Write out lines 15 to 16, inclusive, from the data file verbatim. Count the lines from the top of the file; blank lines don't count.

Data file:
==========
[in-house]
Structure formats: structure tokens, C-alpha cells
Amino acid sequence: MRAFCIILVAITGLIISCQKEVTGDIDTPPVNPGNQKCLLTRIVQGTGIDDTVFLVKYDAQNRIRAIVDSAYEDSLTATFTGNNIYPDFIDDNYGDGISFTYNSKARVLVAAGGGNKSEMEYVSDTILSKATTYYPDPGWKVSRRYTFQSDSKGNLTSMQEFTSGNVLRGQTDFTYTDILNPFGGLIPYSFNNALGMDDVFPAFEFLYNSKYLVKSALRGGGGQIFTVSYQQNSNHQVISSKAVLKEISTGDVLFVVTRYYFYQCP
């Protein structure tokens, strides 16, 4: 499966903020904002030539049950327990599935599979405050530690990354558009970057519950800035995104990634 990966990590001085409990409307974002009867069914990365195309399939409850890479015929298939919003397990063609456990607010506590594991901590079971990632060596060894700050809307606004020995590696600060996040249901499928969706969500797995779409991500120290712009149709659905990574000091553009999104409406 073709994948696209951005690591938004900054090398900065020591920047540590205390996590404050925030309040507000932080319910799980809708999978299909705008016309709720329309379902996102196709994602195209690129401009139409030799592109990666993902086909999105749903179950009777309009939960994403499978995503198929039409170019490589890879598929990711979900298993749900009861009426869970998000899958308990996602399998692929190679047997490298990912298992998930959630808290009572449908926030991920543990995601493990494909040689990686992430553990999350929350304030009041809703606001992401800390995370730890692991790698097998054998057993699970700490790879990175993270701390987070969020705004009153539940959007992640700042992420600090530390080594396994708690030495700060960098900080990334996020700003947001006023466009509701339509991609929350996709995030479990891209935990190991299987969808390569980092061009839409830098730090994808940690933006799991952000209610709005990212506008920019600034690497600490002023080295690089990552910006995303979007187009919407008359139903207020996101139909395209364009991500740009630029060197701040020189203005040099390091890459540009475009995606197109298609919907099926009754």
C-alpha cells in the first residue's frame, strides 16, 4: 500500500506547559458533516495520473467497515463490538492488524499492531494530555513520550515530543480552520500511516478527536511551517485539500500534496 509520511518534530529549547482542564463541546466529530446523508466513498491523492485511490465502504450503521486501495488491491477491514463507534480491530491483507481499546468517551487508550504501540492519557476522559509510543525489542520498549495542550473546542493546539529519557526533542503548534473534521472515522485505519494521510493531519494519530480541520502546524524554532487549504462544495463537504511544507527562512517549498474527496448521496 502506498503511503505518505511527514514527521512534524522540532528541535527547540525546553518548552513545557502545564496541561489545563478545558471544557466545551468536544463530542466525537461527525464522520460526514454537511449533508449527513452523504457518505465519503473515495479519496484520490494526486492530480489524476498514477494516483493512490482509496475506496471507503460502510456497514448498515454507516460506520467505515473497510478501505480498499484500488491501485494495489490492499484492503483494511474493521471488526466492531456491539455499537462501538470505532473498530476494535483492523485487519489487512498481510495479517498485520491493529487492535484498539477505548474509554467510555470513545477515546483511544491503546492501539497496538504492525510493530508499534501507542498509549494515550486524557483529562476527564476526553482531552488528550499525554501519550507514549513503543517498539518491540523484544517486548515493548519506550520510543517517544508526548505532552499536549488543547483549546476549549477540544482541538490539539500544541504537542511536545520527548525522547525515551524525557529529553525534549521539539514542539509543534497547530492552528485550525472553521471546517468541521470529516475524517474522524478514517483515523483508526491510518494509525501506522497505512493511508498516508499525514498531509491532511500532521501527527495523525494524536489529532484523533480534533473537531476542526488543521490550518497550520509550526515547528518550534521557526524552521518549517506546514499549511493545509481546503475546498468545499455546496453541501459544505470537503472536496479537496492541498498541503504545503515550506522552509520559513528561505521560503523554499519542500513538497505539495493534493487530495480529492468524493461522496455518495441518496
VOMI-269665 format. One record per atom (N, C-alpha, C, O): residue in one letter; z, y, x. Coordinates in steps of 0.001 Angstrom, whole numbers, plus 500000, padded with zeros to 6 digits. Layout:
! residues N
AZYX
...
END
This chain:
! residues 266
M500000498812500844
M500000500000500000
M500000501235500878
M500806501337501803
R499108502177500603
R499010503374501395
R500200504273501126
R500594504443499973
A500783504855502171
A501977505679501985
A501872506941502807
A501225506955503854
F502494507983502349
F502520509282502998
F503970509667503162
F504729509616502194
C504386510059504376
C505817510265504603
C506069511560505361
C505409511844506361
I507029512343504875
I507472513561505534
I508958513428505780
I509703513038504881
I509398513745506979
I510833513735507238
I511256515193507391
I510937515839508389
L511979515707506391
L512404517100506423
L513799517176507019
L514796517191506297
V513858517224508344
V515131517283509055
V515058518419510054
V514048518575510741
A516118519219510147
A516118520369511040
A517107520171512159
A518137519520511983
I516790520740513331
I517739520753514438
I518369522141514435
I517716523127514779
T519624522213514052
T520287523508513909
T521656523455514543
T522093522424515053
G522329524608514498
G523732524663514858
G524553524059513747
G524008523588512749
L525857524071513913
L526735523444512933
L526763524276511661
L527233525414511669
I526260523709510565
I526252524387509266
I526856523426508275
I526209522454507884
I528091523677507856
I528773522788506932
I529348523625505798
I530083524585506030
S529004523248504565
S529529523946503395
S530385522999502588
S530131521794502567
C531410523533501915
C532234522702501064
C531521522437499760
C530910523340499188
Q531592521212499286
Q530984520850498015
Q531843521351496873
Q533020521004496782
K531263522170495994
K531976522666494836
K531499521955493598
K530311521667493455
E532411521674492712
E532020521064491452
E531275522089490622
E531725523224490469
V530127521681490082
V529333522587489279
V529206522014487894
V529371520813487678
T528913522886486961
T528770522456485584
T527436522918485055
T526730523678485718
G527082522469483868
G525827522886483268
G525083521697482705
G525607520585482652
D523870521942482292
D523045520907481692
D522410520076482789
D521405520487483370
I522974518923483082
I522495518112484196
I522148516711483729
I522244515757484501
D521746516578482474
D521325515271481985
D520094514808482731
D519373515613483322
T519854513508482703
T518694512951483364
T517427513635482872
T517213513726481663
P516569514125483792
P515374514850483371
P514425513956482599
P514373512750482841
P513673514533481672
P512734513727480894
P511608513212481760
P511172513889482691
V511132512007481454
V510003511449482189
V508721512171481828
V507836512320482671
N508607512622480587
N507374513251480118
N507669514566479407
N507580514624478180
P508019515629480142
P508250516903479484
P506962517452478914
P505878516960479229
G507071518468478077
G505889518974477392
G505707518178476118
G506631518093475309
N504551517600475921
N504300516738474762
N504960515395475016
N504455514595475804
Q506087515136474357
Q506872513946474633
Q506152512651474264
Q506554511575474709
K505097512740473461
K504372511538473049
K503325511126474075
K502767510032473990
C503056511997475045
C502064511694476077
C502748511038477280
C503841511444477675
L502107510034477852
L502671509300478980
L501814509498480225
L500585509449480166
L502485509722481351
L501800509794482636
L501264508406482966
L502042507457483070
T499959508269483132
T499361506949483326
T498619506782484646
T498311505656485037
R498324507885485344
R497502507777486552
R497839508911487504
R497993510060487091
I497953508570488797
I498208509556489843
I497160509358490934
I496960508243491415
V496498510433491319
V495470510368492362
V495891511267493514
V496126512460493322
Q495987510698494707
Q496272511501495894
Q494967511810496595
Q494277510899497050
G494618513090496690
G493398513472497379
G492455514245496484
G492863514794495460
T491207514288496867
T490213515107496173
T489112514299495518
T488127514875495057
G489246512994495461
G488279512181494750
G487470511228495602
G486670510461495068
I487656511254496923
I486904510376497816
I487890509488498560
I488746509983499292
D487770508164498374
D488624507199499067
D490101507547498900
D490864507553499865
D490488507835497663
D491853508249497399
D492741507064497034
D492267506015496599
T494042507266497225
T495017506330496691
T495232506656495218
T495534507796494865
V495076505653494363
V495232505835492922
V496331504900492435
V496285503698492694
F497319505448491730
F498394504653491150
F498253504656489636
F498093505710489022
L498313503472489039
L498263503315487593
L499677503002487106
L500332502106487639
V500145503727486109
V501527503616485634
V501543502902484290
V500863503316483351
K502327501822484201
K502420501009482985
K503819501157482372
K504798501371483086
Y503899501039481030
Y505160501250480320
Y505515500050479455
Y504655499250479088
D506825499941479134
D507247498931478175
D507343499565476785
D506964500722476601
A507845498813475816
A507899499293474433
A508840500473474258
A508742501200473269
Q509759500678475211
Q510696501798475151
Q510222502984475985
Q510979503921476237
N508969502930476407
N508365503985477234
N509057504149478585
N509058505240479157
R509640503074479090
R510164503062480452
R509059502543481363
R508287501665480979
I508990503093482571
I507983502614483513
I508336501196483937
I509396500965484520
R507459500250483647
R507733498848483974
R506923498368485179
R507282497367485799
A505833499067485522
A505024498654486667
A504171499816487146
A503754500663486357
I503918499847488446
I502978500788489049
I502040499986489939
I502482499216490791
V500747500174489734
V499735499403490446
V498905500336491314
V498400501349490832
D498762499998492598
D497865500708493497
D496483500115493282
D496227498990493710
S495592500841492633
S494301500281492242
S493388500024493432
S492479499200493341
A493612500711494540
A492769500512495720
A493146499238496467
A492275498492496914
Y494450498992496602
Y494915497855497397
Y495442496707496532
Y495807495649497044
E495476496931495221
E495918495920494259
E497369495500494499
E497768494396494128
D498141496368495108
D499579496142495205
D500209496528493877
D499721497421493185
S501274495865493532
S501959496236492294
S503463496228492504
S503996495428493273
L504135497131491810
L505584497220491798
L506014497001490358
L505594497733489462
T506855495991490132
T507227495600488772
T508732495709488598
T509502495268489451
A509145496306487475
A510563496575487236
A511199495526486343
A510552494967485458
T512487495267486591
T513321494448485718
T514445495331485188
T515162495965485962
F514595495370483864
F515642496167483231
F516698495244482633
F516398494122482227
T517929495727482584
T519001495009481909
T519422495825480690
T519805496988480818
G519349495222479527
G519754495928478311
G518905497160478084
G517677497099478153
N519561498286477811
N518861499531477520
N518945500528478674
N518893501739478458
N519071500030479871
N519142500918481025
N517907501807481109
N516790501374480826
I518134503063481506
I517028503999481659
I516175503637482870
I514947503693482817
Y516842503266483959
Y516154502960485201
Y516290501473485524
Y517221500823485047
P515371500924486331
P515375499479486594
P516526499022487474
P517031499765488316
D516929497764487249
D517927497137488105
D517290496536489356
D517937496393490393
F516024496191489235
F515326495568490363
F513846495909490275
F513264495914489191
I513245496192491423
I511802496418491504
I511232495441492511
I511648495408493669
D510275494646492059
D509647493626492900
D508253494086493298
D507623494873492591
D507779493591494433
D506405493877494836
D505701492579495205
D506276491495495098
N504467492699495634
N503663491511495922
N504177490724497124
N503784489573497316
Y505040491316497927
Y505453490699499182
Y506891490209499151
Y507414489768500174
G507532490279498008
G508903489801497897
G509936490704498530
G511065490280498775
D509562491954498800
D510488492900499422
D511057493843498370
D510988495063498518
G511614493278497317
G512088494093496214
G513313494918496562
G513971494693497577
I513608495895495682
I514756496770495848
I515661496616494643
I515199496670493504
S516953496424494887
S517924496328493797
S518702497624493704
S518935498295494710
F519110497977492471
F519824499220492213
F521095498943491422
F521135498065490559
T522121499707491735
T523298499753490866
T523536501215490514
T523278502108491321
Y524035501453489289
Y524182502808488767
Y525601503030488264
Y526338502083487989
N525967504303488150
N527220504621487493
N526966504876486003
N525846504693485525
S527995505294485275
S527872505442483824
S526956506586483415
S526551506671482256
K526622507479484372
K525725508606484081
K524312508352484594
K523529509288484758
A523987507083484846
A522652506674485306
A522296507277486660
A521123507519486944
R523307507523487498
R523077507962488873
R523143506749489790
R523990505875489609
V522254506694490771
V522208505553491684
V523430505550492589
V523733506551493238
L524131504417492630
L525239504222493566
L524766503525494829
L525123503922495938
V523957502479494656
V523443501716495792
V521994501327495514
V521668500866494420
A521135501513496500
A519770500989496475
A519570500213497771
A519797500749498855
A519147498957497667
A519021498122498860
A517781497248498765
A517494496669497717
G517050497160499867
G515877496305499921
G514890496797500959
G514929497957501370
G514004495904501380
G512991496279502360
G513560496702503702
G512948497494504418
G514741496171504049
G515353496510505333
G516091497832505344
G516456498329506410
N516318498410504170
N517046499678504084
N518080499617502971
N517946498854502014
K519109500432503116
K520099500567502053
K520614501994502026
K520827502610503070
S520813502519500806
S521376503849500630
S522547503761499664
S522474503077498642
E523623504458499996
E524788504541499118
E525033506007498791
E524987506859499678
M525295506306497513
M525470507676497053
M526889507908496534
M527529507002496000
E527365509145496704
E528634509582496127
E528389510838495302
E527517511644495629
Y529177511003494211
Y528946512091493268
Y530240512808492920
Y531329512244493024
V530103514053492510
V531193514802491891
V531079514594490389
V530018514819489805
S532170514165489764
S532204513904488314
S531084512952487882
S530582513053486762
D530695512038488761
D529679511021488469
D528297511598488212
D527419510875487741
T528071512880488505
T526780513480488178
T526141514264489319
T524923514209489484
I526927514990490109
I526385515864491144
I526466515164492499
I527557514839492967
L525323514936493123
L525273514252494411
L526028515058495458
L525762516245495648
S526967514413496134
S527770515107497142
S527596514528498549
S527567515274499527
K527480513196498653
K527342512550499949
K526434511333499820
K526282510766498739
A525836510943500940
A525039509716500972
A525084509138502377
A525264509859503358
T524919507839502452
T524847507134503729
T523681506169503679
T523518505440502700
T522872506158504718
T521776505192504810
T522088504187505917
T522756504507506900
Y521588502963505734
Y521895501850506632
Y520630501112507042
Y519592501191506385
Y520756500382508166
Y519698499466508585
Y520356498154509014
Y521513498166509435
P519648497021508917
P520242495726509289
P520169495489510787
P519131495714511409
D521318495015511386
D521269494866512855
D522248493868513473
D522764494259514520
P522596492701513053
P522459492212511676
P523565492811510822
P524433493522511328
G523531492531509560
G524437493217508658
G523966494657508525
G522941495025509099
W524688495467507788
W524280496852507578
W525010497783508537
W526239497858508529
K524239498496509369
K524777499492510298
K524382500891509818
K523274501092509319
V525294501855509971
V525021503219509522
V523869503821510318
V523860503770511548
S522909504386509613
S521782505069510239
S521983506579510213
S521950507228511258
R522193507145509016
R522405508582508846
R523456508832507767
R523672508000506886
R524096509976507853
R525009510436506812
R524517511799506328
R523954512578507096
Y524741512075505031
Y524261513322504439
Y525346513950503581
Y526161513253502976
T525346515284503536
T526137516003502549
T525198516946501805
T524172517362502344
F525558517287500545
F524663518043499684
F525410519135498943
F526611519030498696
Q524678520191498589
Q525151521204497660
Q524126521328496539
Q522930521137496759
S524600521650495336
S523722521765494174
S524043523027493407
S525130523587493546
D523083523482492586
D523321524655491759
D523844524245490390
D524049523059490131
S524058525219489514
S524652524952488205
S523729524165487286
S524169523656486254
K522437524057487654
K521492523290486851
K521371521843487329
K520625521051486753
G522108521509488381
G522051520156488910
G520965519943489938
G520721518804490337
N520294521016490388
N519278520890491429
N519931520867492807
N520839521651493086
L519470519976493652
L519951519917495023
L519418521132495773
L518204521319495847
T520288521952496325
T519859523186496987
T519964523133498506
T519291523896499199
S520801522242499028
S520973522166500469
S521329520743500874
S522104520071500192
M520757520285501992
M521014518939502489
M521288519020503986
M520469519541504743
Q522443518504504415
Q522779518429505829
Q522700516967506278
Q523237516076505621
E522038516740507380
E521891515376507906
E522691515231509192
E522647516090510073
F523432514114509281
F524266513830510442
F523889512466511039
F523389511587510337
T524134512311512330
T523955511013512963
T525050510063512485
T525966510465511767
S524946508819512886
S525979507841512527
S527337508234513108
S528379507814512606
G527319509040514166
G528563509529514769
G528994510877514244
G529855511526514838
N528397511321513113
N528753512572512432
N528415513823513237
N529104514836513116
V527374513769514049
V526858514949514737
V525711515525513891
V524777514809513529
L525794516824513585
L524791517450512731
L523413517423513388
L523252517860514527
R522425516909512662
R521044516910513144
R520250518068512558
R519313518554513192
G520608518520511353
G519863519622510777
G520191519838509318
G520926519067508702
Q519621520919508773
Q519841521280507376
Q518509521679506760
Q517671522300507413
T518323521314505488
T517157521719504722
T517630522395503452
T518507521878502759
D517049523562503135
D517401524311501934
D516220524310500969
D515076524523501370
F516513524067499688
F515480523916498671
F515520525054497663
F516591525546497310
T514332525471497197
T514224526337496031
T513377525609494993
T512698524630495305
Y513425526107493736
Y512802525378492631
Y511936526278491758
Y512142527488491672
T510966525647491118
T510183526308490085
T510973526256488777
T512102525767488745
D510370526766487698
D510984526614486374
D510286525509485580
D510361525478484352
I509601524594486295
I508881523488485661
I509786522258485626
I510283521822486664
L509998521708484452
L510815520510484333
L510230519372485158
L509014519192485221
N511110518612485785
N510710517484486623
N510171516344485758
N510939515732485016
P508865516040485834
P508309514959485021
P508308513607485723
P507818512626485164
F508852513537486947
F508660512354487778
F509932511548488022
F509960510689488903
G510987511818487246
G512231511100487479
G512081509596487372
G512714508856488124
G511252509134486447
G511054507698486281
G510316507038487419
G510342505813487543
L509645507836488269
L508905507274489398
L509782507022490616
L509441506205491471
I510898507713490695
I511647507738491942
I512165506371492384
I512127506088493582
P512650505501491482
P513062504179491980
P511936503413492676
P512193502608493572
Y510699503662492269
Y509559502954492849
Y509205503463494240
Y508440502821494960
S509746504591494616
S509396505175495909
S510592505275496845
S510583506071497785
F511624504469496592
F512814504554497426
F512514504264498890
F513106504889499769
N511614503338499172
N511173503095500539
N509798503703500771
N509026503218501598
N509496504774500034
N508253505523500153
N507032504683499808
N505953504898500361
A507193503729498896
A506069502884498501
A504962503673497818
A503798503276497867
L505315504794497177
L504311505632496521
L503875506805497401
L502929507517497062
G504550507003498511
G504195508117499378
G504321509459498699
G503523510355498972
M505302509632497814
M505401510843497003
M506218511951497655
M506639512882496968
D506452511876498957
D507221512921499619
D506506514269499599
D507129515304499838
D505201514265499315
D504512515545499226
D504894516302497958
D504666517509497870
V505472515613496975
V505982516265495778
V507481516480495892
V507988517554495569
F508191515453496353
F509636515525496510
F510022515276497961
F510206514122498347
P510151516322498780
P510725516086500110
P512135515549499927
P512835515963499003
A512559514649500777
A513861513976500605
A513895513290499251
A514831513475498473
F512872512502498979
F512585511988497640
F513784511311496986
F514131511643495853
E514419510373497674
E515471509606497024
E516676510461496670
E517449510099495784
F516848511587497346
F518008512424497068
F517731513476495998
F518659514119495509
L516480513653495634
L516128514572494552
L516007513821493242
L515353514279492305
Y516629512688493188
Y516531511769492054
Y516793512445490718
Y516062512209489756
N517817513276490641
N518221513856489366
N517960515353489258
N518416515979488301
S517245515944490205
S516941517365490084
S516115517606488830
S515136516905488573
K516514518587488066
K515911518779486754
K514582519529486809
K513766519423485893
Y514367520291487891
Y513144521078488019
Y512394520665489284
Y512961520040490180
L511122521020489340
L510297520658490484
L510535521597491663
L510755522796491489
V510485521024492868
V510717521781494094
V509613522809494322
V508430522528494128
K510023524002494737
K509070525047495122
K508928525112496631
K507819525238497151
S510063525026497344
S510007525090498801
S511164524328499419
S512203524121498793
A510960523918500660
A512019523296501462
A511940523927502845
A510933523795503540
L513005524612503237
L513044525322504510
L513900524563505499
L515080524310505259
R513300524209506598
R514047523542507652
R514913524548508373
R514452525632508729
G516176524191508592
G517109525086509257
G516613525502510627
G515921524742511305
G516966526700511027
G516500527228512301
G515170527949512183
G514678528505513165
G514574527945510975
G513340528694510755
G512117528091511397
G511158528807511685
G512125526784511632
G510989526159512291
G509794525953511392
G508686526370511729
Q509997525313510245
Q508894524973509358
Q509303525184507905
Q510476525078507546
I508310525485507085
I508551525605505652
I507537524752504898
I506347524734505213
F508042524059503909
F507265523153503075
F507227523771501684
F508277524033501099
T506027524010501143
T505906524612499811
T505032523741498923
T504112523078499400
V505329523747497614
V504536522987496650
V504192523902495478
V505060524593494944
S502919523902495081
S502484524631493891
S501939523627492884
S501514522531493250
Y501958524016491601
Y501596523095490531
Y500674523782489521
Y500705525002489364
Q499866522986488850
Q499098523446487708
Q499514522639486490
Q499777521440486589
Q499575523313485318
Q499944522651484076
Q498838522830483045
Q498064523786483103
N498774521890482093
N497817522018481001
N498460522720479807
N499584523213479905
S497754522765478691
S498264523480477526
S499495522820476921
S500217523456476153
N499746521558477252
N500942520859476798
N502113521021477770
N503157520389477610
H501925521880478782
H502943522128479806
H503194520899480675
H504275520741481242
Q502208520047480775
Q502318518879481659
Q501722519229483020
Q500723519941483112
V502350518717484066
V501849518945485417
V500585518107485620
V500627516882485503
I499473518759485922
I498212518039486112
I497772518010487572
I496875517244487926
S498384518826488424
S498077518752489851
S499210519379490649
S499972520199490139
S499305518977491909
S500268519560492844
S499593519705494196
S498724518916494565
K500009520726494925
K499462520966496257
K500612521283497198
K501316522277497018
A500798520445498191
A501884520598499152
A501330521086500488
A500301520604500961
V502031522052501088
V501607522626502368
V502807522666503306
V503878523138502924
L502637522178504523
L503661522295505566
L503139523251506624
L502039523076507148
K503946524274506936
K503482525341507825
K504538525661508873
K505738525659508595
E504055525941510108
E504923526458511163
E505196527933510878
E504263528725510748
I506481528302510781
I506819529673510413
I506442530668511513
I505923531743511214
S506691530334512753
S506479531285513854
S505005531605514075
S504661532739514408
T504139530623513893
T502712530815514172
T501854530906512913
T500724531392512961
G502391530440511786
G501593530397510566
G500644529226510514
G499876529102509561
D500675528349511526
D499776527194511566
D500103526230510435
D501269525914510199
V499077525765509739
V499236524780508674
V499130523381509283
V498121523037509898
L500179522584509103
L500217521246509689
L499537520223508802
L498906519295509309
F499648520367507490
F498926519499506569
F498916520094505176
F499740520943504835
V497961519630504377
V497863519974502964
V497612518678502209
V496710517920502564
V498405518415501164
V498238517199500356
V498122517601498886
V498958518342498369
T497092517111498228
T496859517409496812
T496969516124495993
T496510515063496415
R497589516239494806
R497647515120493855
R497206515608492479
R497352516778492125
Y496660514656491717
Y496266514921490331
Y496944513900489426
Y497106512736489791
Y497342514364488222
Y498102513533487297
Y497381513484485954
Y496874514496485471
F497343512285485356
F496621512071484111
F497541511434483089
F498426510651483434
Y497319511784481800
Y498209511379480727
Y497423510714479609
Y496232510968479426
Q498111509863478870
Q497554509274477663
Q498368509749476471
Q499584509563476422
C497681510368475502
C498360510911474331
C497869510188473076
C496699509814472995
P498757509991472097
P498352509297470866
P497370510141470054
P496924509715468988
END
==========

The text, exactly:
M500000501235500878
M500806501337501803